I first met Shamsiya (not her real name) when she was barely 15 years old. She had been forced to marry a man in his forties and was pregnant and suffering mild anaemia. At secondary school, Shamsiya had dreamed of becoming a nurse, but marriage and motherhood dashed her hopes. Now aged 17, she is expecting her second child. She suffers from depression and has a vaginal injury from the birth of her first child. She often cries and has told me that she has thought about ending her life.
Shamsiya’s husband works as a local builder, and they struggle financially. If she could return to school and find work, not only would she be happier, but her whole family would benefit. I have asked her husband if he would allow his wife to go back to school, but he says he wants more time to think about it.
Shamsiya’s story is typical of millions of girls and women in Nigeria. We can no longer ignore the fact that marriage before the age of 18 puts their mental and physical health at risk. Child marriage also denies them education and perpetuates the cycle of poverty and ill health for them and their children.
Ending child marriage reminds me of the struggle to end polio. For many years, resistance to vaccination and reliance on traditional medicine and faith healers meant that hundreds of children died of polio every year. Gradually, with greater awareness, championed by government leaders, experts and prominent traditional rulers, people began to accept vaccination. This same approach, of raising awareness from a health perspective, could also be employed to eradicate the harmful impacts of child marriage.
About 43 per cent of girls in Nigeria are married before their 18th birthday and 16 per cent before the age of 15. Nigeria is ranked 11th globally and third highest in absolute numbers of women married or in a union before the age of 18. This not only means a high level of suffering, but also a significant drain on public health and the economy.
The high rates of child marriage are driven by several factors. The latest official data shows that rural women marry at younger ages than their urban counterparts and regionally, women in the north-west marry at a much earlier average age (15.8 years) than women in the south (23.6 years). Women with no education marry six years earlier than women with secondary education and women in the lowest socioeconomic group marry eight years earlier than women in the highest.
In health terms, the evidence against child marriage is clear. It initiates sexual activity when a girl’s body is still developing and when she is often not ready, physically or emotionally, for childbirth. According to the World Health Organization, complications from pregnancy and childbirth are the leading cause of death of girls aged 15-19 globally. It can also have serious effects on the child with higher risks of stillbirth or infants dying in the first few years of life.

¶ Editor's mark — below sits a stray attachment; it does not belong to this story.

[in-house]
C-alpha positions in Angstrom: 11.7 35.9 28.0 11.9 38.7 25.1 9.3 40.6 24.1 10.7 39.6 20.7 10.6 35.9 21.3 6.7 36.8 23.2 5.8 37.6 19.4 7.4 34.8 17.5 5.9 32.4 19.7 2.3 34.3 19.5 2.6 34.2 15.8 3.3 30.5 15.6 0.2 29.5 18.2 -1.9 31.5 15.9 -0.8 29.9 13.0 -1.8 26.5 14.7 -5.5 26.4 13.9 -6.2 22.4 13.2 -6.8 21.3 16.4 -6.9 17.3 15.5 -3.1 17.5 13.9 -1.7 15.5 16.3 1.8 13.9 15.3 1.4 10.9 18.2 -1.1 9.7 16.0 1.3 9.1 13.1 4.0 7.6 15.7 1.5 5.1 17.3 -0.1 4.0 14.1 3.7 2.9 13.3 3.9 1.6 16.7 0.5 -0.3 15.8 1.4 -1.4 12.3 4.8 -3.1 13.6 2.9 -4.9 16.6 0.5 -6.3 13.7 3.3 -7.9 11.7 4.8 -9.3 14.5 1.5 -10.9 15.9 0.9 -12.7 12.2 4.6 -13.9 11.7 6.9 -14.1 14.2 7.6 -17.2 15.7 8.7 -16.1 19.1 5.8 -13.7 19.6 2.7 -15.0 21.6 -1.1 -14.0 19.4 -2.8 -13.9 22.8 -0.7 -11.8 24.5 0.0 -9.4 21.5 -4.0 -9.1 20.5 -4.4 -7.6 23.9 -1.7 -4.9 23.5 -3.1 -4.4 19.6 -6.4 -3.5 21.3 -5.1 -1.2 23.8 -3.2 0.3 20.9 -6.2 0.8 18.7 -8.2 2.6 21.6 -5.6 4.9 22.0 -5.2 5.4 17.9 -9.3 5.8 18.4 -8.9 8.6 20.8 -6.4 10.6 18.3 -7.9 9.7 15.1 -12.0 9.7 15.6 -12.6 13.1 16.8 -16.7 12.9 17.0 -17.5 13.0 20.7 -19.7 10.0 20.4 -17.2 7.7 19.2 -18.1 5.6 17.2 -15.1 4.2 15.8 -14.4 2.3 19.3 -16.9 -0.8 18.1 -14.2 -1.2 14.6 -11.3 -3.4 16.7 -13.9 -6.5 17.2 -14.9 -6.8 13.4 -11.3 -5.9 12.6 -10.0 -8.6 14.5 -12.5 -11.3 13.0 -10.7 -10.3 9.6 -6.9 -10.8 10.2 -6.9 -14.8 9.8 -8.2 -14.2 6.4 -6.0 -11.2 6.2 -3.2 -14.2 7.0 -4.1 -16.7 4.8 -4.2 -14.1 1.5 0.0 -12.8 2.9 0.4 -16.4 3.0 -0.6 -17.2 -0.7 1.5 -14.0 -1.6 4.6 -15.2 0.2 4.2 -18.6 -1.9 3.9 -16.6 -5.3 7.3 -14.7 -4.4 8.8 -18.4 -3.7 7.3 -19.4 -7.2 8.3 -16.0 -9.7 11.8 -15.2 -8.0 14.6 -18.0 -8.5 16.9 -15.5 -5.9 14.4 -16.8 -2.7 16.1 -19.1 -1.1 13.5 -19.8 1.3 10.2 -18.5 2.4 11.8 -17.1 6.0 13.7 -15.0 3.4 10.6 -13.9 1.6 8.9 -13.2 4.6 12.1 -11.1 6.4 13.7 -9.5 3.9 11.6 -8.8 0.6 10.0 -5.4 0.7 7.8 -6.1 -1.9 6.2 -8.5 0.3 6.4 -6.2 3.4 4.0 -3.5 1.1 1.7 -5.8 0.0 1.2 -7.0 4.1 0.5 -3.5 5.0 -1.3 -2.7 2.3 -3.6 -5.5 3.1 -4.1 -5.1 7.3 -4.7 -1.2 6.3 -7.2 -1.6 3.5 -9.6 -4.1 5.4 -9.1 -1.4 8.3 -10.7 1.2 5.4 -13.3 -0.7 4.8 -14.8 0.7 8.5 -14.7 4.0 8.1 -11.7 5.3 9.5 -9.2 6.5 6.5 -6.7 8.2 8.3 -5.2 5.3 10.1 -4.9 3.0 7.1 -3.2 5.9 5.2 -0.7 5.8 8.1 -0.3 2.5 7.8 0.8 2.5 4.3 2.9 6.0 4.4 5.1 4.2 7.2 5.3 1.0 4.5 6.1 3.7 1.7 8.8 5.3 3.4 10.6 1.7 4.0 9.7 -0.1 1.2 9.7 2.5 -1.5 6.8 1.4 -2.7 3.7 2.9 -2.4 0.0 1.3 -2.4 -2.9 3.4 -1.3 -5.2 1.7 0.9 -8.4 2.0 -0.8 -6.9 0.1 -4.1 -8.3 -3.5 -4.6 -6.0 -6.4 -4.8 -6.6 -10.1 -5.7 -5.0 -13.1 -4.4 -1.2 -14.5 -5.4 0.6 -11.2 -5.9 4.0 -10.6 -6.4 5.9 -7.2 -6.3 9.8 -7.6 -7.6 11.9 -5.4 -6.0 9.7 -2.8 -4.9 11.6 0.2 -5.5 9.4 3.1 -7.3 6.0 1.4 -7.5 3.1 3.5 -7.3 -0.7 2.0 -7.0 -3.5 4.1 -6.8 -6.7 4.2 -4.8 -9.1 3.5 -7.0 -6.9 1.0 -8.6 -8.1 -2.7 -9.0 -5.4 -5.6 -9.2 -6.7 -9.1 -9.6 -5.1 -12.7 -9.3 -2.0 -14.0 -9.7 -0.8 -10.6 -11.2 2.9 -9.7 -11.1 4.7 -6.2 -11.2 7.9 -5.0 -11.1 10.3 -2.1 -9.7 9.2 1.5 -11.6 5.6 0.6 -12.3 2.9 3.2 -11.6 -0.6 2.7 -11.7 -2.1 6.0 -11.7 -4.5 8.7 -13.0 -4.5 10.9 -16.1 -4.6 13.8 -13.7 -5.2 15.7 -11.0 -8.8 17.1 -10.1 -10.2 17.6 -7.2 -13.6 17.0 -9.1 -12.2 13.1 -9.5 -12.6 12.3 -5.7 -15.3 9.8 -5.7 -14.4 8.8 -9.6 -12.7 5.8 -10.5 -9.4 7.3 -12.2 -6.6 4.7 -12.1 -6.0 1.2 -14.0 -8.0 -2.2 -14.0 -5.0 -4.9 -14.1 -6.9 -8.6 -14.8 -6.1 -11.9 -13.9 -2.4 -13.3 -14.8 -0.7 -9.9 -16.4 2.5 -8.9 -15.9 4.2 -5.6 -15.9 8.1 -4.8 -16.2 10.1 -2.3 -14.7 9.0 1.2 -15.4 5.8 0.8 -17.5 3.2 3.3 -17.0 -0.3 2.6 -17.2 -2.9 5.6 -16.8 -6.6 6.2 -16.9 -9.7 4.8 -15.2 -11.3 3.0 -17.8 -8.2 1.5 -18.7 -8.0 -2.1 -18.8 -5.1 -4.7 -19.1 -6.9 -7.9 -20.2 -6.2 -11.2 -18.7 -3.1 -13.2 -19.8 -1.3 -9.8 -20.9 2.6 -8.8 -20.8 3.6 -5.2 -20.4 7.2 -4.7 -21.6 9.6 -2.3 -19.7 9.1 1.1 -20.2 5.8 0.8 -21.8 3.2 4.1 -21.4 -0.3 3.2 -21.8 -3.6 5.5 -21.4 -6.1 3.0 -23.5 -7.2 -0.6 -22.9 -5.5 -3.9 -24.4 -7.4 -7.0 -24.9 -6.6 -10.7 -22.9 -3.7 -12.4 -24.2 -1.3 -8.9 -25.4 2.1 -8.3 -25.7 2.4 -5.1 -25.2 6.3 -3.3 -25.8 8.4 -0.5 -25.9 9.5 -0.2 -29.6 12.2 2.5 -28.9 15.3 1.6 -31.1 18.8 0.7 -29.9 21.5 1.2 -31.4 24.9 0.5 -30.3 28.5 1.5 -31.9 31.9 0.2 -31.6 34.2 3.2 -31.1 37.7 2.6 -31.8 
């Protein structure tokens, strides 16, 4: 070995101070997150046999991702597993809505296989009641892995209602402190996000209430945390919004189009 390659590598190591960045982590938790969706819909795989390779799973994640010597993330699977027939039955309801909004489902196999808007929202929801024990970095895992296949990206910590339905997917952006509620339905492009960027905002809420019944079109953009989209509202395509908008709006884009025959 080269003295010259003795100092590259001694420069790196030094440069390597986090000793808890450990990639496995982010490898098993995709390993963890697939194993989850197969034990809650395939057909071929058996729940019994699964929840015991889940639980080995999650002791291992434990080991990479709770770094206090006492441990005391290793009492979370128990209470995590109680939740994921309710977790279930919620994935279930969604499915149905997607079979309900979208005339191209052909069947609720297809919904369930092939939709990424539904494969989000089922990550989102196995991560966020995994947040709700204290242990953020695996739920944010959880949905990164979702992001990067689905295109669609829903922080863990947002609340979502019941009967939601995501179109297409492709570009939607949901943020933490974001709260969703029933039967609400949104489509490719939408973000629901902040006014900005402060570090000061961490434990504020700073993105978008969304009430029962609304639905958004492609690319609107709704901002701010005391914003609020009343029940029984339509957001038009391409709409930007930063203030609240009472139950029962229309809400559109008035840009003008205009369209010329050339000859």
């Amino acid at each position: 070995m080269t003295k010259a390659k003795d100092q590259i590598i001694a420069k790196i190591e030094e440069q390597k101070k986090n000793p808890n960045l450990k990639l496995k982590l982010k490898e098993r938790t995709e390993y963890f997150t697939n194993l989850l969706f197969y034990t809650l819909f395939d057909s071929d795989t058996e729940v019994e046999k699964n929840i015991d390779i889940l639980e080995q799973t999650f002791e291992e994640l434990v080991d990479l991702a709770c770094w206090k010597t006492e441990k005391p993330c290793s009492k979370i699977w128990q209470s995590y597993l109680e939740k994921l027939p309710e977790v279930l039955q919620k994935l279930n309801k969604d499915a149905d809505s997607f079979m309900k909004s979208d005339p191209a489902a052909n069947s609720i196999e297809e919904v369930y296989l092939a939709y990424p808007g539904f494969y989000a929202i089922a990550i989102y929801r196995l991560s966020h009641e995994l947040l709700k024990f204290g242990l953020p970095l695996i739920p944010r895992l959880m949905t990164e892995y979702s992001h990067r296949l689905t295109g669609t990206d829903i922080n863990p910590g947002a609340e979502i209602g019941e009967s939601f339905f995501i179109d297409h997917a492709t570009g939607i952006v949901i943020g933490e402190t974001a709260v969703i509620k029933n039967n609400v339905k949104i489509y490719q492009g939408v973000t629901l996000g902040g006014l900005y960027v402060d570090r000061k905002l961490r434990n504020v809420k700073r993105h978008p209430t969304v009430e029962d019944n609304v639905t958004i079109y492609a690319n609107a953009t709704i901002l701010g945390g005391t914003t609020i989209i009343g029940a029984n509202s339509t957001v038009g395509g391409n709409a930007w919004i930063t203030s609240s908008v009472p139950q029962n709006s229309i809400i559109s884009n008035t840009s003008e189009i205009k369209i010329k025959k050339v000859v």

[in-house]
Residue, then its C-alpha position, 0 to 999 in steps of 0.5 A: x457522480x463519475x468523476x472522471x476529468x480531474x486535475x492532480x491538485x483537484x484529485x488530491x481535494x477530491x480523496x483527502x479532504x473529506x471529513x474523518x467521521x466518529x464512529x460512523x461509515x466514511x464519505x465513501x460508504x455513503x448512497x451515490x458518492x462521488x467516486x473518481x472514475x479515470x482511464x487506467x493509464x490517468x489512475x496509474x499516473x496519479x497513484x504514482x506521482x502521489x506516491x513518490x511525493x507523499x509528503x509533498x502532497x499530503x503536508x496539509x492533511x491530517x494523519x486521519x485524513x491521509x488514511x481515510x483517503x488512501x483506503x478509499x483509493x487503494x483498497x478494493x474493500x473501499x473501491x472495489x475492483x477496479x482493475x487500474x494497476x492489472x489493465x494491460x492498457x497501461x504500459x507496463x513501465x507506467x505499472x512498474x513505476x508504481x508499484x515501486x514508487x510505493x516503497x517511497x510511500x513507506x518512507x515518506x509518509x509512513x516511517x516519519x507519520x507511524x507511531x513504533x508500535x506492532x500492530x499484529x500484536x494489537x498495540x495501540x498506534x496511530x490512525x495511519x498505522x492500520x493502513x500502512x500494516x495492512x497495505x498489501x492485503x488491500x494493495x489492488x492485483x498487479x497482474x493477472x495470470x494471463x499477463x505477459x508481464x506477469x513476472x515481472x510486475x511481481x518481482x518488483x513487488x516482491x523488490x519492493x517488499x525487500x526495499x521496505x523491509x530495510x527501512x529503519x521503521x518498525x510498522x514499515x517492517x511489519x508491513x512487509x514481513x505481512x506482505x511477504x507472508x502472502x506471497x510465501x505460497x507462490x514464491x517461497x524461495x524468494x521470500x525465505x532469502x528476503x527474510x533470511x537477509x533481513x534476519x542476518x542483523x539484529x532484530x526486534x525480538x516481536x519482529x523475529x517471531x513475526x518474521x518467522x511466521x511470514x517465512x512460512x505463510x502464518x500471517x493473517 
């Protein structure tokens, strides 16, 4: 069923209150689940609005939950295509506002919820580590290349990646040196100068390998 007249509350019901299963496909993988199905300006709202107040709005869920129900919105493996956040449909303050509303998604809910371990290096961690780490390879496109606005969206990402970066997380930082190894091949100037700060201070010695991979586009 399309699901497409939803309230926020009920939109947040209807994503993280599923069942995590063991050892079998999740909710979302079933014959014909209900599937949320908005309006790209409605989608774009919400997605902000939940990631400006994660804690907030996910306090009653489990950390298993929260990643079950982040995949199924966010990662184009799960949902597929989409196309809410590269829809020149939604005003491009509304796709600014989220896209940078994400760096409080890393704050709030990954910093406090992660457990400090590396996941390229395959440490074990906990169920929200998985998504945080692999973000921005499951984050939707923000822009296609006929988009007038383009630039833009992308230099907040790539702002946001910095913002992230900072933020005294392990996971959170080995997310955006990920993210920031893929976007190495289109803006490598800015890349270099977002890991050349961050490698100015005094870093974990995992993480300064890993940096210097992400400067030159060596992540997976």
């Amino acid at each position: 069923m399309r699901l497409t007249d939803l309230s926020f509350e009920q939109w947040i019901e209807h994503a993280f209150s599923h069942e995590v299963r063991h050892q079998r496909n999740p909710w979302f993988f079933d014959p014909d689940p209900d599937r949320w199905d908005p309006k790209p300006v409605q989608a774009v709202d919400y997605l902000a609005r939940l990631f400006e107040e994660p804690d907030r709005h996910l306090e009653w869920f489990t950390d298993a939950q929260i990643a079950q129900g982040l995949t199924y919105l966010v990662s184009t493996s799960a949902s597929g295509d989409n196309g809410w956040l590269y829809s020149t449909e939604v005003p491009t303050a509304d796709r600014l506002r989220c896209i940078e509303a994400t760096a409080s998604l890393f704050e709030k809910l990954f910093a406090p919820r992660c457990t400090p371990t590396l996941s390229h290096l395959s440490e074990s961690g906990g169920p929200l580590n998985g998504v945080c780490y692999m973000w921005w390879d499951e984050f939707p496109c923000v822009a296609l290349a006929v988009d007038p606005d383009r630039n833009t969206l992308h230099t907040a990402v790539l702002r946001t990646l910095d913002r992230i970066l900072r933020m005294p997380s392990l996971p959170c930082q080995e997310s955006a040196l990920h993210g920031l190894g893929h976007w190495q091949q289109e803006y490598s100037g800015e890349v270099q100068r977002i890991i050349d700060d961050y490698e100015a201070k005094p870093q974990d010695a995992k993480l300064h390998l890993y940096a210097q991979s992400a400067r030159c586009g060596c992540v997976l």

Child marriage often compromises a girl’s development due to social isolation with mental and psychological effects and limits her opportunities for career and vocational development.
As a doctor, I see the impact of child marriage all the time in girls and in grown women. I frequently encounter patients with psychological, sexual and reproductive health problems such as vesicovaginal fistula, recto-vaginal fistula as well as a higher risk of caesarian section and vaginal scarring as a result of obstructed labour caused by inadequate pelvic capacity. In many cases, they will be affected for life. Few of these patients have someone to talk to, nor are there platforms or services available to support them.
According to the Federal Child Rights Act, the minimum age of marriage in Nigeria is 18, but not all of Nigeria’s 36 states have adopted this law. In some states, a girl can be married at just 12 years old. It is important that all states implement the Child Rights Act so that all girls are protected.
As a nation, we need a national awareness-raising campaign about the health risks of child marriage. Some say that child marriage is part of their tradition but no family wants to harm their child. I know that when I present parents with the facts about child marriage and early pregnancy, they usually change their minds. Traditions are important, but when we learn that they cause harm, we can change. This is already happening with Female Genital Mutilation.
I hope that I can persuade Shamsiya’s husband that his wife will be happier and his whole family will benefit if she is allowed to go back to her studies. At present, her unhappiness is costing the whole family dearly. This is not the way to build a strong and vibrant country. Shamsiya deserves to have a chance to fulfil her potential, and in doing so she can also contribute positively to Nigeria’s future.
We must end the damage to girls and women’s mental and physical health by speaking with husbands, fathers, local leaders, teachers, young people and medical professionals about the facts. We have celebrated the eradication of a disease like polio with awareness and education, we can also eradicate the damaging health impacts of early marriage.
Dr Tijani Salami is a Physician at the Federal University of Technology Minna. He is the founder of Sisters Caregivers Project